# Prove that $x^TA_n x \geq 0$ for all $x$.

Consider the matrix $$A_n \in \mathbb R^{n \times n}$$ whose $$ij$$ entry $$A_n^{ij}$$ is defined as

$$A_n^{ij} = \cases{1 & if i = j \\ \alpha & if \vert i-j\vert = 1 \\ 0 & otherwise.}$$

For which values of $$\vert \alpha \vert < 0.5$$ is the matrix such that $$x^TA_nx \geq 0$$ for all $$x \in \mathbb R^n$$ ?

I tried to compute the eigenvalues and show that they are all greater or equal to $$0$$. However the expression of $$P_n(\lambda ) = \det(A_n-\lambda I)$$ is too complicated to be solved for $$\lambda$$ for larger values of $$n$$. The determinant can be evaluated by using $$P_{n+2}(\lambda) = (1-\lambda)P_{n+1}(\lambda) - \alpha^2 P_{n}(\lambda)$$ with $$P_1 = 1-\lambda$$ and $$P_2 = (1-\lambda)^2- \alpha^2$$.

I also tried (without much success) a more direct approach by trying to directly prove that that $$x^T A_n x \geq 0$$ which is equivalent to

$$2 \alpha \sum_{i = 1}^{n-1} x_i x_{i+1} + \sum_{i = 1}^n x_i^2 \geq 0$$

The critical points of the LHS are in the kernel of $$A$$ however determining if they are minima requires to show that the hessian is positive definite (but the hessian is equal to $$A$$ up to a constant) ...

• I think you want to use Gershgorin's theorem. See here for a similar question. math.stackexchange.com/questions/3150922/…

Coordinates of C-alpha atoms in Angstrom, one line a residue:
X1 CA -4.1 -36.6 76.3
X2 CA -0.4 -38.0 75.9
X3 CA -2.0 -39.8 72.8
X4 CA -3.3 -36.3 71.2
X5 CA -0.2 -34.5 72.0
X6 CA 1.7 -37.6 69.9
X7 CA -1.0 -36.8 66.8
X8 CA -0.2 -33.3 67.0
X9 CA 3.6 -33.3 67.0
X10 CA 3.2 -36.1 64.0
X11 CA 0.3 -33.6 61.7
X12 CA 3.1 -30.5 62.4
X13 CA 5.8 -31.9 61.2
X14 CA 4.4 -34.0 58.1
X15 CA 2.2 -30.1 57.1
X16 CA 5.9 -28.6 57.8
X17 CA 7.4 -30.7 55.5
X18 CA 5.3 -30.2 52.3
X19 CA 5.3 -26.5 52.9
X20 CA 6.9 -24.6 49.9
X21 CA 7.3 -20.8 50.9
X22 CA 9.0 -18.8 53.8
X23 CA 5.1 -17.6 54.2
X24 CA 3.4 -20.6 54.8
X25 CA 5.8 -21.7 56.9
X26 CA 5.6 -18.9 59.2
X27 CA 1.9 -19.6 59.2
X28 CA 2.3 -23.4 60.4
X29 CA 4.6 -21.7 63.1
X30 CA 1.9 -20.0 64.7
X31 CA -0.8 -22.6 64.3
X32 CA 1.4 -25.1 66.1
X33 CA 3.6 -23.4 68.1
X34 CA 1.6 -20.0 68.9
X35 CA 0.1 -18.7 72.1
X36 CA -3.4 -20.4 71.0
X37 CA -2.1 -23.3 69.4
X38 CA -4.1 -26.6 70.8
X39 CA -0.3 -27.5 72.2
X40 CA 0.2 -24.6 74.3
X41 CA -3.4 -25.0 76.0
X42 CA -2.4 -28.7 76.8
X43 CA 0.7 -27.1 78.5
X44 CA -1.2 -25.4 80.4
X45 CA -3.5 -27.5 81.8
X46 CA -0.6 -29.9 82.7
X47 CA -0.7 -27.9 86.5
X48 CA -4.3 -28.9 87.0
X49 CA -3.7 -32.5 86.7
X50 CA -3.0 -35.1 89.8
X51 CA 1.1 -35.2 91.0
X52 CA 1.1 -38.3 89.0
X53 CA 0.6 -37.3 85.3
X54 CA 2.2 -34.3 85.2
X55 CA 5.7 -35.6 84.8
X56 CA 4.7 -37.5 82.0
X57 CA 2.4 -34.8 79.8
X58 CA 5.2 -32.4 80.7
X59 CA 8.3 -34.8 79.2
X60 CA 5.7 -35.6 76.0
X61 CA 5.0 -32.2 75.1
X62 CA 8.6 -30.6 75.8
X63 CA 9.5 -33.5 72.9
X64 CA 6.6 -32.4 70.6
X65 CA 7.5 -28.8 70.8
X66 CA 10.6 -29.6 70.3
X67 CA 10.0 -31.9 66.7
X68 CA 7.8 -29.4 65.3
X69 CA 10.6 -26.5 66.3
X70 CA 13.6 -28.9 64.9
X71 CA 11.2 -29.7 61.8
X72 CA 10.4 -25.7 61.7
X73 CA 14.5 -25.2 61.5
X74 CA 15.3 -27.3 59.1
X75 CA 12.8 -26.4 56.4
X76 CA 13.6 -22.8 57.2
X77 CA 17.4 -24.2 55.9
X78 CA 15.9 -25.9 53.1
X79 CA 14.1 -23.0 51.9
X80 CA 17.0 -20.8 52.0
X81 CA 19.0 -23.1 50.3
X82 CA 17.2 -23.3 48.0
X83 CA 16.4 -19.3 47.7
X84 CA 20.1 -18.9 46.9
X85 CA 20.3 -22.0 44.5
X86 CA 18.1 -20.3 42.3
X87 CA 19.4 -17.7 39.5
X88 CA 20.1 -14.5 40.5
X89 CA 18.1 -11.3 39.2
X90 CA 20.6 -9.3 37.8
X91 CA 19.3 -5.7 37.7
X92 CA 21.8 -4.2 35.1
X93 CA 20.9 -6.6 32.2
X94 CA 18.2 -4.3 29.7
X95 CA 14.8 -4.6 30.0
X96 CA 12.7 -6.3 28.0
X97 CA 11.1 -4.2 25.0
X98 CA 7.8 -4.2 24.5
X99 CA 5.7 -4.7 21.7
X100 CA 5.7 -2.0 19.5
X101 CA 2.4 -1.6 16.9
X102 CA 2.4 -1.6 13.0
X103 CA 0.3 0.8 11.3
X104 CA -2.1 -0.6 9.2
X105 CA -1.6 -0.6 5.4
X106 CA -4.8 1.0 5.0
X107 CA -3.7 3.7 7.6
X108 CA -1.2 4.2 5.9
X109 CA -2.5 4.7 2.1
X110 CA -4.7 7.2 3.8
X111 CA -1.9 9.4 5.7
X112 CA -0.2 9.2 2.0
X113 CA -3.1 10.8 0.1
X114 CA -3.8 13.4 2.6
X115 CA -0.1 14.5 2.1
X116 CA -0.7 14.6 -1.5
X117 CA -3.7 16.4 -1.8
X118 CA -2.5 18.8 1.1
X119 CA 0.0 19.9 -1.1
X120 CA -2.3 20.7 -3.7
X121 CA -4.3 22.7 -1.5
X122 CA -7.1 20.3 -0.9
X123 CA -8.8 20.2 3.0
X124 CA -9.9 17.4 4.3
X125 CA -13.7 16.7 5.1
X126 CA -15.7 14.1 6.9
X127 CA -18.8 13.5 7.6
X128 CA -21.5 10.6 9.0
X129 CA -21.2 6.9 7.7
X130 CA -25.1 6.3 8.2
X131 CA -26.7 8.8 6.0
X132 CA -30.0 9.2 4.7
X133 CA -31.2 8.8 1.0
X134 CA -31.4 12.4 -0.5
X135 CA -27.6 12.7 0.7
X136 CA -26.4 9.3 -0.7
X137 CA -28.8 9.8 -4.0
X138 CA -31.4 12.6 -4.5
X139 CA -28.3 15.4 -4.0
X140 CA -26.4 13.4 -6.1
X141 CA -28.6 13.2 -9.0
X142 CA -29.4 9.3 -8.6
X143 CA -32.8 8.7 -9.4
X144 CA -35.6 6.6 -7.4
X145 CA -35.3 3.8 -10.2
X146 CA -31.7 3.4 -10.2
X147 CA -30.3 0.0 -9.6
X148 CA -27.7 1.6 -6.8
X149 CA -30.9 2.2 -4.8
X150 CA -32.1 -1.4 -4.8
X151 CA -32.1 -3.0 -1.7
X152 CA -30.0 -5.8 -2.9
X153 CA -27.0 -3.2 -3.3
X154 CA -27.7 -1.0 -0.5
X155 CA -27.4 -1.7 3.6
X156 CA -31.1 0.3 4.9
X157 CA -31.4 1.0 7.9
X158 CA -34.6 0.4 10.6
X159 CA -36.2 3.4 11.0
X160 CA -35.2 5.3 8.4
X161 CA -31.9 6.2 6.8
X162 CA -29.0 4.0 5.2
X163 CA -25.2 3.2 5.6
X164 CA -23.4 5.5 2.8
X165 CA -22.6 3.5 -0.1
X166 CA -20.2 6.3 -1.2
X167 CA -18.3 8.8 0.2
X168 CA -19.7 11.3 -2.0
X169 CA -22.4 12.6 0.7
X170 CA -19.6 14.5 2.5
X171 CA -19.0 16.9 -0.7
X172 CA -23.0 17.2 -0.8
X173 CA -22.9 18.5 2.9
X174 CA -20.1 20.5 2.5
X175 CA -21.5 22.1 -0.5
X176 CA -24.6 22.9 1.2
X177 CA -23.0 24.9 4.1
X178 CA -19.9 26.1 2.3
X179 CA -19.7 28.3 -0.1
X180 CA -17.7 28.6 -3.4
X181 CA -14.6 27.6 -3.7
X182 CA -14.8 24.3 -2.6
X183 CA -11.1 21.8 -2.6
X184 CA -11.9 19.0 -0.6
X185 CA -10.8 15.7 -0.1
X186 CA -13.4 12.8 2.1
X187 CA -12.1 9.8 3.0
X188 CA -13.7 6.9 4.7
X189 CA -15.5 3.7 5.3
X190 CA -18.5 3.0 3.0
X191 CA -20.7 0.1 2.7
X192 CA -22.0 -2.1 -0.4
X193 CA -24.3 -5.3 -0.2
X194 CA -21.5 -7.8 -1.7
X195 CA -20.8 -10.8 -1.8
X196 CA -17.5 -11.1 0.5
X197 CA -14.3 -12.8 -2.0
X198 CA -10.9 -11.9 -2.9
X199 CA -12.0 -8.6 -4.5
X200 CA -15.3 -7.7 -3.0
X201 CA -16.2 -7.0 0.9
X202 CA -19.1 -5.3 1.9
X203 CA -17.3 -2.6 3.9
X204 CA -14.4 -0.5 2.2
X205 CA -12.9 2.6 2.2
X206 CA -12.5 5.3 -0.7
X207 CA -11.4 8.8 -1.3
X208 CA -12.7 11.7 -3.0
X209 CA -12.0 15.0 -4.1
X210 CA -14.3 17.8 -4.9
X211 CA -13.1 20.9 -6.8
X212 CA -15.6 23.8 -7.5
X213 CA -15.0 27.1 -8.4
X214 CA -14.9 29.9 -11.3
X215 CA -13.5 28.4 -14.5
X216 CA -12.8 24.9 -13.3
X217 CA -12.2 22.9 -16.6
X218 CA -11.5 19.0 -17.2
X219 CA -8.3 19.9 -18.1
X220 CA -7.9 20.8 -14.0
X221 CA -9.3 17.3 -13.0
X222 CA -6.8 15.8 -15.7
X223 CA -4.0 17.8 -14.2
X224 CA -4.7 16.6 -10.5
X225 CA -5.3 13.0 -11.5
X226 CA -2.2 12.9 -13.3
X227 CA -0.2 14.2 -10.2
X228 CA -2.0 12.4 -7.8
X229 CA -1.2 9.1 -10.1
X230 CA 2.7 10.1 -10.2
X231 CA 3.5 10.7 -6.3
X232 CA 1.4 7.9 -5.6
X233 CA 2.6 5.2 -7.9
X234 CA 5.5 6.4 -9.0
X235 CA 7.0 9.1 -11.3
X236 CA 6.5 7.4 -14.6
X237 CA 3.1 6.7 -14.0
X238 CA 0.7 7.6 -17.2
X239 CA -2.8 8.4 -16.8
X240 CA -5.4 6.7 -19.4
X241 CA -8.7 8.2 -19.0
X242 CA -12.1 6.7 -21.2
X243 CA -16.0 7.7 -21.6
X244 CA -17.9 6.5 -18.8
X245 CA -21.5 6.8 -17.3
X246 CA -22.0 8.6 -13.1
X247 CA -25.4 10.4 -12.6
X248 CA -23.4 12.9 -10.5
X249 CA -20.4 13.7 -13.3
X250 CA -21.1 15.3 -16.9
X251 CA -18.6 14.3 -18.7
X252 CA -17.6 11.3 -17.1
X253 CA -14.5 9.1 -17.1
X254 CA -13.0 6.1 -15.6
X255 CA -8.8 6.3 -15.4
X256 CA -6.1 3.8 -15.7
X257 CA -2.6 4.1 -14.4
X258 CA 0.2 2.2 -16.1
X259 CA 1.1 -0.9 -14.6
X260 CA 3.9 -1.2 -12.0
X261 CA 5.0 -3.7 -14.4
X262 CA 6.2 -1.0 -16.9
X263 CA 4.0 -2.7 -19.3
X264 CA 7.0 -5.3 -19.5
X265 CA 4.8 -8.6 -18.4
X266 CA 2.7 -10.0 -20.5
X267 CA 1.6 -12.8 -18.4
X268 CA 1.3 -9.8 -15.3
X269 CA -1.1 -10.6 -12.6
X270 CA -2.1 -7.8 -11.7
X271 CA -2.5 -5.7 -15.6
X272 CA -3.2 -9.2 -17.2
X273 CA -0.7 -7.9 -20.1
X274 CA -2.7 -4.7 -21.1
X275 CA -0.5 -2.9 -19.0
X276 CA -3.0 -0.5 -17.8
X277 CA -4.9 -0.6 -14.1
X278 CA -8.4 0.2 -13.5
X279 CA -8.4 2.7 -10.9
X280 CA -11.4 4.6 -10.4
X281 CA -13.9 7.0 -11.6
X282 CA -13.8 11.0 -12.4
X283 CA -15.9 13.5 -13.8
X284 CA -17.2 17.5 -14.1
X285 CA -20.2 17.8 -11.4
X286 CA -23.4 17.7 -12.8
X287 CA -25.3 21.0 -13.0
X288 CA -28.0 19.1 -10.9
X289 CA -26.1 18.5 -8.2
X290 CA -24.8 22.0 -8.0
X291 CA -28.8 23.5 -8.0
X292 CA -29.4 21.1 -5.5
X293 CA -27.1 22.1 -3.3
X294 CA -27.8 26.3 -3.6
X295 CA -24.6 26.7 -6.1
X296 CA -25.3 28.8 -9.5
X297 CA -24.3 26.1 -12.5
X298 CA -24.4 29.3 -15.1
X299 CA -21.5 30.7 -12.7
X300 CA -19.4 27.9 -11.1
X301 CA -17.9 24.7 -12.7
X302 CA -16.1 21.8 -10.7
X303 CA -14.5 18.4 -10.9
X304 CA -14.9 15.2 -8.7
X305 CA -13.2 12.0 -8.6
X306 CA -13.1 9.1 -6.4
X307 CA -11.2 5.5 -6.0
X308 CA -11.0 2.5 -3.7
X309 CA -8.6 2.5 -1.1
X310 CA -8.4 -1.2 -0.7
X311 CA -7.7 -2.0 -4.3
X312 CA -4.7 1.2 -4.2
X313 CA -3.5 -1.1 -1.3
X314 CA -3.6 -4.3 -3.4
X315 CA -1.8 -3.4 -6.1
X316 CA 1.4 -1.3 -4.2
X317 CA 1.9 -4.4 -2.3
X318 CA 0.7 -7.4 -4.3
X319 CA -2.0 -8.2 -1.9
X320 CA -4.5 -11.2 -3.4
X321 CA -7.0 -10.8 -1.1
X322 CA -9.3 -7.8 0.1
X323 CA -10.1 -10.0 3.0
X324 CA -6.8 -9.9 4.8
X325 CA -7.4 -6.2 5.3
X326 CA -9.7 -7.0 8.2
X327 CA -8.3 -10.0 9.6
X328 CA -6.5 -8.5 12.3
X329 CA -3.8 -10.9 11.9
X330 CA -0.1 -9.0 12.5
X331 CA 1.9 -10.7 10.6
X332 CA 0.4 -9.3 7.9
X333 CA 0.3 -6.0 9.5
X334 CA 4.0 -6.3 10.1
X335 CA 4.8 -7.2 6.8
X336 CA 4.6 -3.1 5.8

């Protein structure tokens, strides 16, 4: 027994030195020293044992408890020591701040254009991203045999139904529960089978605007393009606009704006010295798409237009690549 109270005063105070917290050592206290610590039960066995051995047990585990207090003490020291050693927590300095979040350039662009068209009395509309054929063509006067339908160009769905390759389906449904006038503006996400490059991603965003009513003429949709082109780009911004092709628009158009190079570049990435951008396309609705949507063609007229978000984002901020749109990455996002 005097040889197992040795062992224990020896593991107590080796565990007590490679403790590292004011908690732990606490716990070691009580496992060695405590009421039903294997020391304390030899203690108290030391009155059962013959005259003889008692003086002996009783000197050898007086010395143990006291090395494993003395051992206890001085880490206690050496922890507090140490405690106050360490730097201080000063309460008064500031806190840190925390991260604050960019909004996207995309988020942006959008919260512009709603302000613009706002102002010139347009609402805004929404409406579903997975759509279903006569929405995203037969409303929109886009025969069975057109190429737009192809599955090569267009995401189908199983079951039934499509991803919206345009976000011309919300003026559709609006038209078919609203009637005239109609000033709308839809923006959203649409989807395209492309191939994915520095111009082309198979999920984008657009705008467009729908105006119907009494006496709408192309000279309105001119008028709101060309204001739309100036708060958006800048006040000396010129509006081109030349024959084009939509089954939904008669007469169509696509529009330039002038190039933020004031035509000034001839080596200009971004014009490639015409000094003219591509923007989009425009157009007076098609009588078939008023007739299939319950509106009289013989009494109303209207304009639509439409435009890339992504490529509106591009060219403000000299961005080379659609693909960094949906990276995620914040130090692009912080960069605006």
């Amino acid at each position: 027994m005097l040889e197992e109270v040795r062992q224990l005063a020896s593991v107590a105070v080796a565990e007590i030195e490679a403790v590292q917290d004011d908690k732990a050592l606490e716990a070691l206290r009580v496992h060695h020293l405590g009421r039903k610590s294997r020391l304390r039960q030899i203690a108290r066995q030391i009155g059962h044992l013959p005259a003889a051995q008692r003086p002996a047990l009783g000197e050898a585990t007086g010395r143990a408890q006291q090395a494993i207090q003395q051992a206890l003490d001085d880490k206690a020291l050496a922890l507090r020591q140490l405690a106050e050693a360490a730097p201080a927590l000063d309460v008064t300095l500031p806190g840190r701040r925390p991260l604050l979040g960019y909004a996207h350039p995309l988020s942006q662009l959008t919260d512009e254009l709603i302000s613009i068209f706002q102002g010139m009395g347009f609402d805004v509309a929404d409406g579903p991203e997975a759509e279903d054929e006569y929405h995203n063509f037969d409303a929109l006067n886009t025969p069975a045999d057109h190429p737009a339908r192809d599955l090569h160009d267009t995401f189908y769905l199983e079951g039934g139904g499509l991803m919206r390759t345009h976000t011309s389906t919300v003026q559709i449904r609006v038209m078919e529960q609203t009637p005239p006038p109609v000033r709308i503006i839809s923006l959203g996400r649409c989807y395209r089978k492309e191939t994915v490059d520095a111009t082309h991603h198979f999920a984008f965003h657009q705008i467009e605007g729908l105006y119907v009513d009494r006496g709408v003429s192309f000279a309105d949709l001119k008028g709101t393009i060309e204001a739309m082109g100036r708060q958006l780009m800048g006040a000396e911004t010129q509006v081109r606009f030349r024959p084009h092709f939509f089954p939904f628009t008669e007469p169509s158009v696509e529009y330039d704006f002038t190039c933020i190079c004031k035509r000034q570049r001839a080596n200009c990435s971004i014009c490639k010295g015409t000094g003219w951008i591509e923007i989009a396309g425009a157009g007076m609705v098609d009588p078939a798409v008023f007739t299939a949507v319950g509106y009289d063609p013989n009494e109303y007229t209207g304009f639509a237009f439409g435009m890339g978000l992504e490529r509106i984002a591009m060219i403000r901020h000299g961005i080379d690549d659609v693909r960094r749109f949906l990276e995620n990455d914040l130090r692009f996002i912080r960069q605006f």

– Doug
Oct 27, 2023 at 12:56
• The definition of the matrix elements contradict each other. Oct 27, 2023 at 12:58

In your last line, you just have to use Young's inequality which gives $$-2 x_i x_{i+1} \le x_i^2 + x_{i+1}^2$$.

• Could you elaborate on this hint ? I don't see how this solves the problem. Nov 6, 2023 at 13:36
• Just multiply by $\alpha$ and sum over $i$. Your last (desired) inequality follows.
– gerw
Nov 7, 2023 at 15:22

This is a tridiagonal Toeplitz matrix, and the eigenvalues can be computed explicitly. Using the notation from here we have $$a = 1, b = c = \alpha$$ and the eigenvalues are $$a + 2 \sqrt{bc} \cos \left( \frac{k\pi}{n+1}\right) = 1 + 2 |\alpha| \cos \left( \frac{k\pi}{n+1}\right) \, , \, 1 \le k \le n \, .$$

The matrix is positive semidefinite if all eigenvalues are nonnegative, that is if $$2 |\alpha| \cos \left( \frac{\pi}{n+1}\right) \le 1 \, .$$ This is in particular satisfied if $$|\alpha| \le 1/2$$.